By Victor Shi
When people think about the White House, the immediate image that comes to mind is not the vice president. Historically, the vice president has acted more as a support system to the president than a leadership role in the spotlight. They work mostly behind the scenes and avoid making big headlines that might detract from the vision and priorities of the president. They might occasionally cast a tie-breaking vote in the Senate, but they have largely acted as a governing partner behind the curtains.
Vice President Kamala Harris has taken on a different, more public role. Setting aside being the first Black, Asian American woman to hold the office, VP Harris’s rapid response to major events, and commitment to showing up in various public spaces and engaging in roundtables are shaping her vice presidency into a historic one - especially for young people.
As both a woman and a person of color, VP Harris already breaks the mold of previous vice presidents — all of whom have been white men. Simply by being the first woman and person of color to hold the office, VP Harris carries a powerful symbolic resonance, particularly for me and my Gen Z peers — the vast majority of us want to see more representation in government.
That is no coincidence. The youngest generation of voters is more diverse, both racially and socioeconomically, than any other age cohort. As a result, what we see in VP Harris is everything we want to see in a leader: someone who is not only diverse, but is actively paving the path for young people. Quite literally, every time Kamala Harris is on TV or in a public setting, young Black girls in America think, I can do that someday, too. That matters.
And while that’s important, VP Harris also has done more work around key issues than any of her predecessors in modern history — which has translated into record-high approval from young people.
Take, for instance, three events over the past year: the fall of abortion rights after the Supreme Court overturned Roe v. Wade; the suspension of the two youngest Black Tennessee state legislators, Justin Jones and Justin Pearson, for defending gun reform activists; and, most recently, the attempt by Florida Republicans and Ron DeSantis to say enslaved people benefited personally from slavery. Grotesque as each incident was, it is noteworthy that the first person in the Biden Administration to respond both in public and engage in discussions with people on the ground was VP Harris.
The weekend after the Tennessee state legislators were expelled, VP Harris traveled to Tennessee She arrived in Jacksonville, Florida the day after Ron DeSantis justified slavery for enslaved people. Just last week, the Vice President traveled to Iowa to speak against Governor Kim Reynolds’ signing of a restrictive abortion law, adding to the list of states the Vice President has visited to defend reproductive healthcare.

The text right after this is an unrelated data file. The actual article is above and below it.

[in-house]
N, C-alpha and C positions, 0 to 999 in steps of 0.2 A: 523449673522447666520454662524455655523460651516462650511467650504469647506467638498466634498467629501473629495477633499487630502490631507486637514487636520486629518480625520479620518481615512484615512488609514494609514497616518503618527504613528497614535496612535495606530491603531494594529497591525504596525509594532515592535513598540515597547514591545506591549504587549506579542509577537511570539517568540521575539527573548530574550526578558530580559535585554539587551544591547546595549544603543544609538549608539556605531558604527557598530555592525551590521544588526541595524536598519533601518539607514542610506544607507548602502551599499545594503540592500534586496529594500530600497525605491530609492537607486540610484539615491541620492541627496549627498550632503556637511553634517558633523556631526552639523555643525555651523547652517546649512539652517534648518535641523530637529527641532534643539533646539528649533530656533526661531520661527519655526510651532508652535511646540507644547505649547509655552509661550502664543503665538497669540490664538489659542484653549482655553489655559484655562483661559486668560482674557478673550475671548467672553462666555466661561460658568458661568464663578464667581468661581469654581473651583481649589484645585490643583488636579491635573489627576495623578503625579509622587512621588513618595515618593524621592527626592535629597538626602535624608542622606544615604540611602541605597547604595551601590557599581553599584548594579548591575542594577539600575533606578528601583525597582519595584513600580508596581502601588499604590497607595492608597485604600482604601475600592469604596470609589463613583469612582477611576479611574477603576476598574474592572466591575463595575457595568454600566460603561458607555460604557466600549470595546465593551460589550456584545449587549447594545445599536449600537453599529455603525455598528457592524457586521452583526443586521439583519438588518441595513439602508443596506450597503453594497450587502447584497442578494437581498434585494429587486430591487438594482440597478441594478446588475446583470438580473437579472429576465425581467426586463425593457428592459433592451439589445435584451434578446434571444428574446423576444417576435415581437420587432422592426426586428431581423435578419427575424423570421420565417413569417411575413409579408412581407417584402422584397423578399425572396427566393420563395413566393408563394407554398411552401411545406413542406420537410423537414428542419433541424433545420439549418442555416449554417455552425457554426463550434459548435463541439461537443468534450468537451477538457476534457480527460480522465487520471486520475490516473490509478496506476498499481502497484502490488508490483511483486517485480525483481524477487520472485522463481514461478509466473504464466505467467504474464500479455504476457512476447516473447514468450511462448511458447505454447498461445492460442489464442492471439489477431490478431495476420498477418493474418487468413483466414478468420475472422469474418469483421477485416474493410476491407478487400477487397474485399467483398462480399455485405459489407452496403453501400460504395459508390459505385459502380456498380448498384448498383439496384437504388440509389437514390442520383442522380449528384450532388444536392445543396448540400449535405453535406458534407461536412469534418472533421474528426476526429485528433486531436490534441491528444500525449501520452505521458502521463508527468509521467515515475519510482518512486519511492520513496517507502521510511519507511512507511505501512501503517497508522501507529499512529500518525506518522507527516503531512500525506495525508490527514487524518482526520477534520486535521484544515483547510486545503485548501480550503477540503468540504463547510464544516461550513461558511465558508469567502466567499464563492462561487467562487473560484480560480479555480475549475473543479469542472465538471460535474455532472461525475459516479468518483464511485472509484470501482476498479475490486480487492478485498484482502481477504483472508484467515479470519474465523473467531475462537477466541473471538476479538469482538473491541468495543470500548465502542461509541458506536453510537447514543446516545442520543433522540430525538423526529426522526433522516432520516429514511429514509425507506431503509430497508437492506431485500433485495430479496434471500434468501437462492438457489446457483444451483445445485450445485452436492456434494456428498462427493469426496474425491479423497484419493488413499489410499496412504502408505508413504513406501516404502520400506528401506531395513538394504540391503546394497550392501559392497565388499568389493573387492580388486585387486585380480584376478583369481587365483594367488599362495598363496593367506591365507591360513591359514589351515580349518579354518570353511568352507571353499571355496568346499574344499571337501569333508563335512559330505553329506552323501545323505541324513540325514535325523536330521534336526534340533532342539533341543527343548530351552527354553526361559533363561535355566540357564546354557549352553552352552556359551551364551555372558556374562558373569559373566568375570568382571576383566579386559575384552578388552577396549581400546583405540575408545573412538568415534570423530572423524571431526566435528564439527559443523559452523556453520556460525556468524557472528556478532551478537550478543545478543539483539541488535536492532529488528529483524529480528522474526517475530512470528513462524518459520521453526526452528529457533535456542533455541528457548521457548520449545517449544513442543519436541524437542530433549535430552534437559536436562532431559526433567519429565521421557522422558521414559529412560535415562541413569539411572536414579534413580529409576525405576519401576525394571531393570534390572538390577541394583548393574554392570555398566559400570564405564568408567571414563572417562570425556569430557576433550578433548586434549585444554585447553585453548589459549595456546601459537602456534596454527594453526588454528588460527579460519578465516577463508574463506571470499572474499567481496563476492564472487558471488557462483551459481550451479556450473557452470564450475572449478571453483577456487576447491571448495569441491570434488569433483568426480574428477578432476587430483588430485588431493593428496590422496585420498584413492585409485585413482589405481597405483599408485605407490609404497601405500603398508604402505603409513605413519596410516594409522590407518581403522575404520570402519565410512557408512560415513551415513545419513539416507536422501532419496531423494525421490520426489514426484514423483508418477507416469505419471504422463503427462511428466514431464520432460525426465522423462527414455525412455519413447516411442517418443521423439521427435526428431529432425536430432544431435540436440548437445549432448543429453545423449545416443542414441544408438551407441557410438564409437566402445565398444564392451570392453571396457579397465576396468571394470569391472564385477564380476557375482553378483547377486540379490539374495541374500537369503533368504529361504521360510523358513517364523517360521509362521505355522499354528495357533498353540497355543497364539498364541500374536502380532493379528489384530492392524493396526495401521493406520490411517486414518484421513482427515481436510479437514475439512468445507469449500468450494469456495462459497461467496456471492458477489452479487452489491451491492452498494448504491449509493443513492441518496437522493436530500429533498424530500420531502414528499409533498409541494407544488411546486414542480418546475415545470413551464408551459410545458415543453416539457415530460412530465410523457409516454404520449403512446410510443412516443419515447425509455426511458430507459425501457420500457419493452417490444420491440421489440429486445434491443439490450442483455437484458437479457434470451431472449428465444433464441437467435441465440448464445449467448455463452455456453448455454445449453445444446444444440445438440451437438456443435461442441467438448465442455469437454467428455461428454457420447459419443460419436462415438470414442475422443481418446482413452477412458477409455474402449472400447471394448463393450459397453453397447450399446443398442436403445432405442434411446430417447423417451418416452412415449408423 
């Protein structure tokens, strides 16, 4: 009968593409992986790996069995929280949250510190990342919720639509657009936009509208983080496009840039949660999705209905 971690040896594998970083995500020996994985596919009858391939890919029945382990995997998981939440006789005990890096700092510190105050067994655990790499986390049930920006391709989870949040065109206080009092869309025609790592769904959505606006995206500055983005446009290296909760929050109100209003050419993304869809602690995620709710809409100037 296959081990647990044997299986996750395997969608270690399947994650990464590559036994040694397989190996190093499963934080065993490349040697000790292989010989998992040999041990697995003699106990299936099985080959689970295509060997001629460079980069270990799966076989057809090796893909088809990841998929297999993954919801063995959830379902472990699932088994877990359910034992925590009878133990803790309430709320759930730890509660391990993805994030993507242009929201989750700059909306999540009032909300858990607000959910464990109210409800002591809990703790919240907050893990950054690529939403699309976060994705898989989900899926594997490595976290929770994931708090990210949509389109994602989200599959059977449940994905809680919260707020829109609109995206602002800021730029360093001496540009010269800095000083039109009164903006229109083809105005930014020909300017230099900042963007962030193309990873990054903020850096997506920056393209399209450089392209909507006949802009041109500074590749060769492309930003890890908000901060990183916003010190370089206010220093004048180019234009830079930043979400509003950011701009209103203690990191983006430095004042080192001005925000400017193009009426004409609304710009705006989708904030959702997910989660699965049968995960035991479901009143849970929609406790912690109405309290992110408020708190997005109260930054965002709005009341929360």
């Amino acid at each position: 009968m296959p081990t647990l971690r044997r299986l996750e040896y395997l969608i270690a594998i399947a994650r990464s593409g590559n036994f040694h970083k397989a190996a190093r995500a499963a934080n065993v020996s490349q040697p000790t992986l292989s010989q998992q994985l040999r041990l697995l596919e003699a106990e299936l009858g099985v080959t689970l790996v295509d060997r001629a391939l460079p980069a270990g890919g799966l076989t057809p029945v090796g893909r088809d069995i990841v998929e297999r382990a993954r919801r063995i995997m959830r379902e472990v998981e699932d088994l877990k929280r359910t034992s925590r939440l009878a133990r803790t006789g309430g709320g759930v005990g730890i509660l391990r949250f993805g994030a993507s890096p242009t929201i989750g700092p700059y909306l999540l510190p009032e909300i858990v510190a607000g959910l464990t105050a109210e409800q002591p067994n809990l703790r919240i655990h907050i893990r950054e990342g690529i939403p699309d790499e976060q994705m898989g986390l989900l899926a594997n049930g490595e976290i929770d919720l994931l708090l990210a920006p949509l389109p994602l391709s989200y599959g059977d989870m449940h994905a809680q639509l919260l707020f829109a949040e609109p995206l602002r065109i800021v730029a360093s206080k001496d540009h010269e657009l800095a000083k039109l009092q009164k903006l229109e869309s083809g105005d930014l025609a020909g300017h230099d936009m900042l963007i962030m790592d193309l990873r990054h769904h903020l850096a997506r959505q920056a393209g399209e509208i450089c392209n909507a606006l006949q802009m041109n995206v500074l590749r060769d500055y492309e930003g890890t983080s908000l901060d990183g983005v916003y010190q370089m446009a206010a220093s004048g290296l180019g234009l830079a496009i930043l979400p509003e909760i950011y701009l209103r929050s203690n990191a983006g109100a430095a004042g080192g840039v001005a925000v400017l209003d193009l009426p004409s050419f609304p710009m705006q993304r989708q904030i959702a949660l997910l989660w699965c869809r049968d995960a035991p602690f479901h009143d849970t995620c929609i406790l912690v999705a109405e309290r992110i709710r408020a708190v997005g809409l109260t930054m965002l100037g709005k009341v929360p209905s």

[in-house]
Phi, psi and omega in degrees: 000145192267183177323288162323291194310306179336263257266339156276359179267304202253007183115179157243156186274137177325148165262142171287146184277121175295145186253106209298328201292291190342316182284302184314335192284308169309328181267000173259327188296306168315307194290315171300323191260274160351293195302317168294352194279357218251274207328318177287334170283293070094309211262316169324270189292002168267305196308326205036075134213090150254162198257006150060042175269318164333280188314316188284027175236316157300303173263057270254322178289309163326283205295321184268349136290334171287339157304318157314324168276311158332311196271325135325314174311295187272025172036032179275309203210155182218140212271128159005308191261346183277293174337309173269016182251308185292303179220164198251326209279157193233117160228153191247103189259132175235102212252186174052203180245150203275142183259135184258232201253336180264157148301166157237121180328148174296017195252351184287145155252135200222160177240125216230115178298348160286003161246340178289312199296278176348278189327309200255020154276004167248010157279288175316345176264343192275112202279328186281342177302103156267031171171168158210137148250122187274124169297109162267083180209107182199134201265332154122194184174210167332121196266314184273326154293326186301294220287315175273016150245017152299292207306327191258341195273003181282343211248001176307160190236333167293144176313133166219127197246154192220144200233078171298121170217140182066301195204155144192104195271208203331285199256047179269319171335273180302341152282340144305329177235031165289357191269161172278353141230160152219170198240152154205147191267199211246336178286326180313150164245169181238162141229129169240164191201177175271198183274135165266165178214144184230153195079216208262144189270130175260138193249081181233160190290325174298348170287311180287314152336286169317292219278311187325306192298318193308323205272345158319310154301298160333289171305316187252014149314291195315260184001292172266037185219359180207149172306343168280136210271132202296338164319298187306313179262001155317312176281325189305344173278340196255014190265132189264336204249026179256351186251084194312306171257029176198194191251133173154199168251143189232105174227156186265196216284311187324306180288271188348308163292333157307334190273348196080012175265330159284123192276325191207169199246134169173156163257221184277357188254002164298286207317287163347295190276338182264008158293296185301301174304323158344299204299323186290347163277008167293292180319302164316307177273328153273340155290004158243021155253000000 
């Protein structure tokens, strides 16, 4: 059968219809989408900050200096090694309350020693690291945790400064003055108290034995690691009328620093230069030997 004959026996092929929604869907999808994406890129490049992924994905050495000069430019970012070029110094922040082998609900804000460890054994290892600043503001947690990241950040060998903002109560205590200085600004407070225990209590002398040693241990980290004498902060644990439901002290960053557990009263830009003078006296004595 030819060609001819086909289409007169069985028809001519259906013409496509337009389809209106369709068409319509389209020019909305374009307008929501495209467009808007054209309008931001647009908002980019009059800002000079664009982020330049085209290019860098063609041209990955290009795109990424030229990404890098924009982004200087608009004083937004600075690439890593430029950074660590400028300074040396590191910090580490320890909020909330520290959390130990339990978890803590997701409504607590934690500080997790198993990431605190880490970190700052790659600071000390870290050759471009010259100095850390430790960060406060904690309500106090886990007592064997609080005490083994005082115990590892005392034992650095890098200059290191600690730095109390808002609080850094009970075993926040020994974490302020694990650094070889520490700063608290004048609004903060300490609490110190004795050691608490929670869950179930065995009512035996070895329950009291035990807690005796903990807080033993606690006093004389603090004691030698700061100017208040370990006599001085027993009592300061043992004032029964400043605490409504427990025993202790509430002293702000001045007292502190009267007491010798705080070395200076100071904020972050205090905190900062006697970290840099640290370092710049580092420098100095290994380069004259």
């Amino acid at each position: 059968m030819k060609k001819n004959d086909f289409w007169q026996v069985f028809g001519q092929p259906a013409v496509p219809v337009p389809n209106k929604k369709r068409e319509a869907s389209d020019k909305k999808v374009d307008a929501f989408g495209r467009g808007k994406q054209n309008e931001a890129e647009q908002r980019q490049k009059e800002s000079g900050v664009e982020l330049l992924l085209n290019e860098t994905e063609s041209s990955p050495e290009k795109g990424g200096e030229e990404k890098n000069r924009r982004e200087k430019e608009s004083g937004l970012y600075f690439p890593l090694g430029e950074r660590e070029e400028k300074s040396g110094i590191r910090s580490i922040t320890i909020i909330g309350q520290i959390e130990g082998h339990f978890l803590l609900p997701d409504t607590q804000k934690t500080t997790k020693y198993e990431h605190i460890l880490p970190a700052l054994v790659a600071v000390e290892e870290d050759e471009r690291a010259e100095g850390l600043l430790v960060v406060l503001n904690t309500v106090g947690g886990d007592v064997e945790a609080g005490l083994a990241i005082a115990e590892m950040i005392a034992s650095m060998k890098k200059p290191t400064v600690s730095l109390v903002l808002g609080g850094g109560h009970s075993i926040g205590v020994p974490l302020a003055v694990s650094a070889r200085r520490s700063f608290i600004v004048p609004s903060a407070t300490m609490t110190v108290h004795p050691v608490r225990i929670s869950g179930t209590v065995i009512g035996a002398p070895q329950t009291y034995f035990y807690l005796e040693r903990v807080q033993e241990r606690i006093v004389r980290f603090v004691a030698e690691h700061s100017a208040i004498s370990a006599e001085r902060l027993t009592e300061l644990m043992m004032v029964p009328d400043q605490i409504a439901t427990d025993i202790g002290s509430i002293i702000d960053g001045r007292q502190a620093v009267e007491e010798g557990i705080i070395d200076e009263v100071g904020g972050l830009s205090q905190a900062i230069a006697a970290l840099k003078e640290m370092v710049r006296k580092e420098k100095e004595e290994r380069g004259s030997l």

Through every public showing, through every meeting with those who are directly impacted by Republicans’ far-right, extreme policies, VP Harris has shown and continues to show young people, whose rights are being rolled back at breakneck speed, that she is a fighter. She is demonstrating to me and my peers that she will protect our rights. This Vice President is showing young people that she will not sit back and watch Republicans attack our lives.
Her strategy is proving popular. Although polls do not capture everything about voters, they do provide a general understanding of what voters are feeling. According to a recent Economics and YouGov poll, the overwhelming majority of young people say they support her. What’s more: the age demographic that approves of VP Harris’s job so far more than any other age demographic is young people — those ages 18-34.
Make no mistake: that isn't by chance. That is because Kamala Harris not only embodies the representation young people desperately want to see, but puts in the work. She listens. She engages with marginalized and often overlooked communities. And she delivers on issues that affect our lives and futures.
As 2024 rolls around, there’s going to be a lot of discussion around President Biden’s running mate. Being a young person, an Asian American, and someone who is heavily involved with youth organizing, I will be the first to say there is no one better for mobilizing young people than Kamala Harris.
With less than 16 months until Election Day in 2024, the White House and campaign should get VP Harris out in front of young people. Get her in spaces where vice presidents do not traditionally appear. Have her engage with as many voters — including and especially young people — as possible. If that happens, she may be on track to being not only one of the most successful vice presidents in history, but also the most popular and transformational.